- And collection image folders
Along the top are the various systems that consume the Gallery’s collections data:
- The National Gallery Company website
- Our main website, with separate sections for
- The collection, and
- The archive
- The Gallery’s intranet, with pages for
- The collection
- The ‘image library’, i.e. Portfolio
- And the library OPAC, drawing on Eos
- And over on the right, the viewer for scientific images maintained by our scientific department
The lines indicate all the different, direct, and usually handmade links between these systems.
And this is what it will look like after the first stage of our CIIM implementation. You can see the CIIM’s three data stores:
- A system for storing persistent identifiers, used to deliver unique, ‘cool’ URIs to drive linked data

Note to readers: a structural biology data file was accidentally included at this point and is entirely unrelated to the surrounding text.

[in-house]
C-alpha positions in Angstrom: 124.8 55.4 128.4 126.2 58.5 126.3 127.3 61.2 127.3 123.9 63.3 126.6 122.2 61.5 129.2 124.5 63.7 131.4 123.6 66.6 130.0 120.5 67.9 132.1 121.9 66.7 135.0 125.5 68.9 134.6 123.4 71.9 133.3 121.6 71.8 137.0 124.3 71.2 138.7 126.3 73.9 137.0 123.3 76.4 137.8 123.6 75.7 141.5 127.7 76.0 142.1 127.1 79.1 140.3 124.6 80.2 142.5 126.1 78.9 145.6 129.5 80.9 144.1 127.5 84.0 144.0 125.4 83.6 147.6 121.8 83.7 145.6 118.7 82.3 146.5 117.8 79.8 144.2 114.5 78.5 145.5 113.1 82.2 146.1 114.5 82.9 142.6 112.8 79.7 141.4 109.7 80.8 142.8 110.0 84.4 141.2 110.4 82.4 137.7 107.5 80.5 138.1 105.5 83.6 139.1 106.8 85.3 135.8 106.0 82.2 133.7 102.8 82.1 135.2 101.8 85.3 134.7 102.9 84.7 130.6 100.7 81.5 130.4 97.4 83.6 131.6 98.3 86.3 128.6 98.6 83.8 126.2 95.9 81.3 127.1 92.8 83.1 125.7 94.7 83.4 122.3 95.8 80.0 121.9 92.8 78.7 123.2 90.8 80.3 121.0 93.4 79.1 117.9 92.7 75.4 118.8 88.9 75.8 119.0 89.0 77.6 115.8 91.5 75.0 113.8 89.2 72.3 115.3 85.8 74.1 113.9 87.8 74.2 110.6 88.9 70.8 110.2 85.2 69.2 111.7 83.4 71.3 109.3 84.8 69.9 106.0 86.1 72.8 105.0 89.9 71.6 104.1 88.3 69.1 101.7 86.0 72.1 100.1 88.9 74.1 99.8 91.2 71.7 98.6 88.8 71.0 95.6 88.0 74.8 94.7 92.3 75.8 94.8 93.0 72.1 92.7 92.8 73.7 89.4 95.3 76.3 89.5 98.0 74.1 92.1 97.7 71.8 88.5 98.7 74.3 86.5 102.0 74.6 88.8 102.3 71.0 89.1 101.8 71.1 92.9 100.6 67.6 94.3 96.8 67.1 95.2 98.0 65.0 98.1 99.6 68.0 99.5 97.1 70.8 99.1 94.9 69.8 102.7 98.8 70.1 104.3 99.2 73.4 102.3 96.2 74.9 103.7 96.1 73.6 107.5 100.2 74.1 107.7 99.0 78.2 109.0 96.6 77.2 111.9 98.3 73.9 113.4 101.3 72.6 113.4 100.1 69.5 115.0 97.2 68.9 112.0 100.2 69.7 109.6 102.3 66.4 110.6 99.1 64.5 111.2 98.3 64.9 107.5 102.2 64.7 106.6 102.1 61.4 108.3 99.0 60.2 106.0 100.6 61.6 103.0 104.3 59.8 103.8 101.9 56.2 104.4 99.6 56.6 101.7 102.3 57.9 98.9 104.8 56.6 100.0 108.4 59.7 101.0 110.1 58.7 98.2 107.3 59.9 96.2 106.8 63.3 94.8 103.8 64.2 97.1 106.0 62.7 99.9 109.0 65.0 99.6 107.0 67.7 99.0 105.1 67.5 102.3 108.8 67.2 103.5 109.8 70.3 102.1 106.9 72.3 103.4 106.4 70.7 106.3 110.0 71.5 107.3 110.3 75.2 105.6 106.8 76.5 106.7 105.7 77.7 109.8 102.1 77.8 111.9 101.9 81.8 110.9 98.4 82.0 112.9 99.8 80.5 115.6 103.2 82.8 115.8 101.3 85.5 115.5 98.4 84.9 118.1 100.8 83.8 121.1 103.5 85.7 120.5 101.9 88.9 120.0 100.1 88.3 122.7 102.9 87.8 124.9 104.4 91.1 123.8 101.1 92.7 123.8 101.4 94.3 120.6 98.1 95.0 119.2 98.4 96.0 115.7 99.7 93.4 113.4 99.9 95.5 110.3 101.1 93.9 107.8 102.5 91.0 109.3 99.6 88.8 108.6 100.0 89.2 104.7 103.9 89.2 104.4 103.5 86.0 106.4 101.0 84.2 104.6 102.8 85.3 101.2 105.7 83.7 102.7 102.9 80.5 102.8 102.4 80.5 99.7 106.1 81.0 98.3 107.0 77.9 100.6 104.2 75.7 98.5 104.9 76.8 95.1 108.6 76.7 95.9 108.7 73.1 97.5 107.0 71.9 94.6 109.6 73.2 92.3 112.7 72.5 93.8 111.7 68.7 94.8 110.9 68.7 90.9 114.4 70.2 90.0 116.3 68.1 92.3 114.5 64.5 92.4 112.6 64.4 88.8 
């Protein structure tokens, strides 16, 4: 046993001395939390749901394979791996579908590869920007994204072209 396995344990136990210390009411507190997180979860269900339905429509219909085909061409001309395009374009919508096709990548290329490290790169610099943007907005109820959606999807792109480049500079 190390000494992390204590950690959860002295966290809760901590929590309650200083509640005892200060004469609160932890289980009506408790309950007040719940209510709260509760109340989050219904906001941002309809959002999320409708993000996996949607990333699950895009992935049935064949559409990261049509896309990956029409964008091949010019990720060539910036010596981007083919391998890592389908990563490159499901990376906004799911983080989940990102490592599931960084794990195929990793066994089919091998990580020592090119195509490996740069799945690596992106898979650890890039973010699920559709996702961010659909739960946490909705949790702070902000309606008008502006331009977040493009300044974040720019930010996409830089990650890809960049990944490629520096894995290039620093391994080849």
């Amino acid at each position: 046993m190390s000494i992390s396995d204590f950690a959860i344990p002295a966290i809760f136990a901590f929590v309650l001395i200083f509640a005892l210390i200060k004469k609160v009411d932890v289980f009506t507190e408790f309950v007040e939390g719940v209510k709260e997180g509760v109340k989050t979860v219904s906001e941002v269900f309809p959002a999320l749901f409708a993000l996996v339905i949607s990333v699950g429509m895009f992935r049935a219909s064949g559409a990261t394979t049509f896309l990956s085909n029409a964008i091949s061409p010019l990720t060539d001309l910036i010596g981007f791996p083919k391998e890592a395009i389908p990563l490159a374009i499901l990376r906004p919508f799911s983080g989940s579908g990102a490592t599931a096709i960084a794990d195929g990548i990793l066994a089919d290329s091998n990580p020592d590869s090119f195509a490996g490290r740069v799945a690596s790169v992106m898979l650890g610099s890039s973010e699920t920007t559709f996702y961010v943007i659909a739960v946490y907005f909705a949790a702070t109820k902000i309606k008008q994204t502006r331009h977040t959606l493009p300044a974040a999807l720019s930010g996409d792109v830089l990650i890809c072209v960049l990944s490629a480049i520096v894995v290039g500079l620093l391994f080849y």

- The CIIM itself, for collection data
- An IIPImage server for images
These feed into an Elasticsearch-based API that feeds our Umbraco web CMS to drive our new online collections. They also provide data to a series of interoperable public endpoints:
- A version of our Elasticsearch API
- An external IIIF server
- An OAI-PMH server delivering Dublin Core– and LIDO-formatted data
- Individual pages containing Linked Data representations of our collection in RDF/XML
- A SPARQL endpoint
We’re building these to serve data to research projects; we’ve also begun discussions with Google Arts and Culture and ArtUK about using interoperable endpoints to keep their versions of our data up to date, rather than continuously sending them spreadsheets.
The diagram still looks quite complicated, because this is only the first stage of converting our systems to draw only from the middleware. Our final goal is to drive all systems that consume collections-related data from the CIIM.